Tuesday, February 12, 2019

Don’t expect miracles from the PTI government

“Tall claims aside, those of us questioning Imran Khan also know that he has what it takes to deliver.”

Prime Minister Imran Khan chairs meeting of the Federal Cabinet at PM Office. Photo APP 

Any person with a reasonable understanding of the state of affairs would know that it takes more than just a few months to deliver positive results and put a nation on the right path. It could take longer for a country like Pakistan, the 5th most populous in the world that is riddled with economic crises.

Prosperity is a gradual process. It requires great efforts and patience. But contrary to what logic says, a significant number of people in Pakistan have already started to question the newly-elected government which, according to them, should have delivered better results from day one, keeping with their lofty claims.

But why are we so impatient?

Why do we expect our Kaptaan, who has been elected prime minister for the first time, to perform miracles? Those, before him, who had been in power for several terms, were not able to either. Then, is it fair to expect it from Imran Khan?

Well, the answer to the high expectations lies in the political campaign which Khan, and his allies, ran for nearly a decade against the previous ruling parties. Khan’s Pakistan Tehreek-e-Insaf (PTI) insisted that corruption was the core of all evils in Pakistan and promised an immediate panacea if elected to office. Tall promises about Imran Khan’s future performance were made and the speed of progress was greatly exaggerated to the level of fantasy.

To share a few stances, I remember Murad Saeed, the incumbent minister for communications and postal services, was seen in a video addressing a rally before the general election. During which he said:

Jis din Imran Khan nay halaf liya, Pakistan ka do sau arab dollar jo bahar para hua hai, Imran Khan aglay din usko Pakistan wapas lekar ayega (The day Imran Khan takes oath, he will bring back the $200 billion of Pakistan’s money that is abroad.)

He can further be seen claiming in the same video that:

Kehtay hain ke Pakistan mein youmiya baraa arab corruption hoti hai… kitni corruption, baarah arab youmiya corruption aglay din jab Imran Khan apnay office jayenge tau sab ki filain bulayenge aur hisab kitaab shuru … (It is said that in Pakistan there is daily corruption of Rs.12 billion. When Imran Khan will take office, the next day he will ask for everyone’s files and start the accountability process).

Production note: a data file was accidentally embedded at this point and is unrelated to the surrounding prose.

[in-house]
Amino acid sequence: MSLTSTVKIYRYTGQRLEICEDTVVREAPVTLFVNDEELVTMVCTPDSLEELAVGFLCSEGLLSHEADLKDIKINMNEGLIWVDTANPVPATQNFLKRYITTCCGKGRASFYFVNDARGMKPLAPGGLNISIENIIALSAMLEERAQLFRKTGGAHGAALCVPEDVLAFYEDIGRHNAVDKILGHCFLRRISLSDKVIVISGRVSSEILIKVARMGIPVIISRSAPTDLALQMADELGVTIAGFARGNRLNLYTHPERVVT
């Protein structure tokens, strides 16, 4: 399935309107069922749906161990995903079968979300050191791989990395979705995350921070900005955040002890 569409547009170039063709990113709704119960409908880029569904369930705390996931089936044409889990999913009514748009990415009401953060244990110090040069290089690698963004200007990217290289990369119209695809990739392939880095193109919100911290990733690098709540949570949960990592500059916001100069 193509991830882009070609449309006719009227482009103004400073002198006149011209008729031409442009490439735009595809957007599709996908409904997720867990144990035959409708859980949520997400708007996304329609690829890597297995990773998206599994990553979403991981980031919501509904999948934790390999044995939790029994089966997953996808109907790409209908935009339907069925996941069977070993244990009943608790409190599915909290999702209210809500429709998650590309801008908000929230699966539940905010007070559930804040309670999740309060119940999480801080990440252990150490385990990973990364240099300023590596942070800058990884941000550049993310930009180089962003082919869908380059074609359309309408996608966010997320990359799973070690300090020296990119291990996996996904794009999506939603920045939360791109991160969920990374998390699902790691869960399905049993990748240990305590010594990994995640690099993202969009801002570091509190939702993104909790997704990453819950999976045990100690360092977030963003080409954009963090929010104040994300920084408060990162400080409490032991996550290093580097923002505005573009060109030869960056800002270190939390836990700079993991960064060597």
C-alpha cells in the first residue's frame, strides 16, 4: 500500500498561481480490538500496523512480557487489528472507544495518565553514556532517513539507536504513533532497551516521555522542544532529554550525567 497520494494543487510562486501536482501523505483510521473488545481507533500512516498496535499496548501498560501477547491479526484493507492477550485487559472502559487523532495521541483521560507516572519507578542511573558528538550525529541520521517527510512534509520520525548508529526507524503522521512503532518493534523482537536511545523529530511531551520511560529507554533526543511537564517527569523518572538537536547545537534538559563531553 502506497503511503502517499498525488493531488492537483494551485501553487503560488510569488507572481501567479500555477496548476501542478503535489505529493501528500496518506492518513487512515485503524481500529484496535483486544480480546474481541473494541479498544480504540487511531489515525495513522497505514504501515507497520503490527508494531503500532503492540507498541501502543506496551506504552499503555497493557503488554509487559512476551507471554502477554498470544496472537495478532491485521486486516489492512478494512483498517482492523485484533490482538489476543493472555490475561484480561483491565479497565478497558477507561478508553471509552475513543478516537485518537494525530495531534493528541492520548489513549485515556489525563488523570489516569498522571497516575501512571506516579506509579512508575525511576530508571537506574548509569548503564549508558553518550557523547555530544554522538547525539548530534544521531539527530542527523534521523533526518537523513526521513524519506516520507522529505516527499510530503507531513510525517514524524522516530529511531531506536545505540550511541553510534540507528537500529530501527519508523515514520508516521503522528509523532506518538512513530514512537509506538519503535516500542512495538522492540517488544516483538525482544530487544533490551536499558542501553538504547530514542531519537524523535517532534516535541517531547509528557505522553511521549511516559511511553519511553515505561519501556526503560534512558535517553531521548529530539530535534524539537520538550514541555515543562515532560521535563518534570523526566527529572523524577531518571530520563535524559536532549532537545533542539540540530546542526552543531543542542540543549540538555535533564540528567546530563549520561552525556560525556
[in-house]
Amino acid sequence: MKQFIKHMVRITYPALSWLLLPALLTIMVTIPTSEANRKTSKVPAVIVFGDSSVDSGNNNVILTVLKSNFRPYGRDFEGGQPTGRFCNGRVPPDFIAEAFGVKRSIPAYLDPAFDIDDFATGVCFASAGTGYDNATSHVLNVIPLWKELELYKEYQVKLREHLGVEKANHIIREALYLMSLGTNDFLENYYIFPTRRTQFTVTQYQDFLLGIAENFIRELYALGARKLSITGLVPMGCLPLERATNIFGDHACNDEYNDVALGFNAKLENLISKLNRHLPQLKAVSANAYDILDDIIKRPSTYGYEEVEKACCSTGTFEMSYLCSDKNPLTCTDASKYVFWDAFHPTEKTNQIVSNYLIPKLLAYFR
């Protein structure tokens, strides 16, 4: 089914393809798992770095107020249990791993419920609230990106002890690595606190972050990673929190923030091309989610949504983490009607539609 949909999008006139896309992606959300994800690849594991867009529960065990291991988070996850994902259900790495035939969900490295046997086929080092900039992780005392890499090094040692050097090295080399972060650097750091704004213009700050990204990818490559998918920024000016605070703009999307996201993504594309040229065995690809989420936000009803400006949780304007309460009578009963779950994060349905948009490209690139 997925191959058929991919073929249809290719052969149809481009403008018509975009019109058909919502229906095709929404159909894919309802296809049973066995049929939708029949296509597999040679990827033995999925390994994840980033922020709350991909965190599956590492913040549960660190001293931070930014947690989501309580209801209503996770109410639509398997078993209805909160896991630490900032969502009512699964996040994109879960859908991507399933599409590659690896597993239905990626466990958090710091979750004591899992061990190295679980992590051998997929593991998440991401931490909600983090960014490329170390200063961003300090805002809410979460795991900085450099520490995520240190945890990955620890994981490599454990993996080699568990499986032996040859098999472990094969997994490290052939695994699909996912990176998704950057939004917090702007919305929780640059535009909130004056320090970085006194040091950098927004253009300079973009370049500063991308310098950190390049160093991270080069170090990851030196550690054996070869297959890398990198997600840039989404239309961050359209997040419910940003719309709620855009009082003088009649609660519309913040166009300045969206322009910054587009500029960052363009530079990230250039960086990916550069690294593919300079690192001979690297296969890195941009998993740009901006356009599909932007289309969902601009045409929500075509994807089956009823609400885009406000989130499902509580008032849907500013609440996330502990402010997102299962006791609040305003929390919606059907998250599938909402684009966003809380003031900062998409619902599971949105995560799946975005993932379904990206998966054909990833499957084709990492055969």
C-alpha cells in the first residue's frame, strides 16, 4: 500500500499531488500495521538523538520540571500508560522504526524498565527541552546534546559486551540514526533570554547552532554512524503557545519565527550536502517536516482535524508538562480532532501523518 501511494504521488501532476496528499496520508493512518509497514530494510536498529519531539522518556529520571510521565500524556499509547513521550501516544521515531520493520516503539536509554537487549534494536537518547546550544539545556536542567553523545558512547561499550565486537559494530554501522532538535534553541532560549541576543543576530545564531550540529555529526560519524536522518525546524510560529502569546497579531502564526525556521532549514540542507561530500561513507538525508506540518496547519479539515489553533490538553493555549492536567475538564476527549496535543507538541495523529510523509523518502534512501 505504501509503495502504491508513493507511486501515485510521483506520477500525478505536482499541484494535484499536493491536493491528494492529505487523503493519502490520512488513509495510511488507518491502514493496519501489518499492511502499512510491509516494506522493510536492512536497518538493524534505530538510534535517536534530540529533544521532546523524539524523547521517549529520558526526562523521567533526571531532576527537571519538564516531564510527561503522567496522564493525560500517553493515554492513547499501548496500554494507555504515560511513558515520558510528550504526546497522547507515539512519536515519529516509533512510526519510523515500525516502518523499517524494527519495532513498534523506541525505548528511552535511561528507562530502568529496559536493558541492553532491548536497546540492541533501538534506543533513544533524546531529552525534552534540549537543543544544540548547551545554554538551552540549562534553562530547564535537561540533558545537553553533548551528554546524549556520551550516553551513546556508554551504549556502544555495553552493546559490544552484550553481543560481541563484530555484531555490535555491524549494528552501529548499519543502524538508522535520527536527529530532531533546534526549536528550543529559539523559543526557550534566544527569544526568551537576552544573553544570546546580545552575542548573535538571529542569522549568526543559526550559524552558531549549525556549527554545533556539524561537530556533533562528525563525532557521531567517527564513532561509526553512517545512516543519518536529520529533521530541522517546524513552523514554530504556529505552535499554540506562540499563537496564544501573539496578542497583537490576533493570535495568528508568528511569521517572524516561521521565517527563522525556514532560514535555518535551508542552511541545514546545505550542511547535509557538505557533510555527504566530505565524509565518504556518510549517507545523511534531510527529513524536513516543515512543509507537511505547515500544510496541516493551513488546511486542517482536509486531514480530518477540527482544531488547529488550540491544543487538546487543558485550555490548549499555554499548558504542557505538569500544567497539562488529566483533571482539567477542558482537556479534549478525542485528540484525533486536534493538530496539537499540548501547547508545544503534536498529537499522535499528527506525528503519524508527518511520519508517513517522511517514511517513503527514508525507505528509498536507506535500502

Granted, this is an extreme example, of the most exaggerated claims made by a PTI leader. There were others as well, some which we were confident could come true. But they didn’t. For instance, Ishaq Dar, the former minister for finance, was criticized for approaching the International Monetary Fund (IMF) in 2013 by the entire PTI leadership, especially by Asad Umar (his successor now). Umar blamed him for a lack of an economic vision. We, as Pakistanis, were certain that under a PTI administration the country would not seek a bailout from the IMF. But soon after being handed over Dar’s ministry, Umar began issuing confusing statements about whether Pakistan would go to IMF or not. On one occasion, he even defended Dar for seeking a monetary package by saying that it wasn’t his fault. Realizing that the PTI government too might have to seek a bailout, they deleted their tweet made in 2015 from an official Twitter account, where the former prime minister was called a “beggar”.

Unfortunately, not even Imran Khan has lived up to his promises, some of which were unveiled in PTI’s 100-day agenda.

After relentlessly criticising the Punjab police and the former government over the Model Town incident, Imran Khan vowed to ‘depoliticize and strengthen the police force” and “revolutionise access to justice”, but the inability of this government to take concrete measures against the culprits of the Sahiwal killings, raises many questions about his priorities.

There are many such claims, countless of them, which remain undelivered.

However, the PTI-led government isn’t just about lofty claims, after all, they have taken many praiseworthy steps towards the country development. At least Imran Khan, it seems, takes the public pressure of performance seriously, unlike those in the past. Those who question Khan and his administration, also know that he has the ability to deliver and hope he stays on the right track.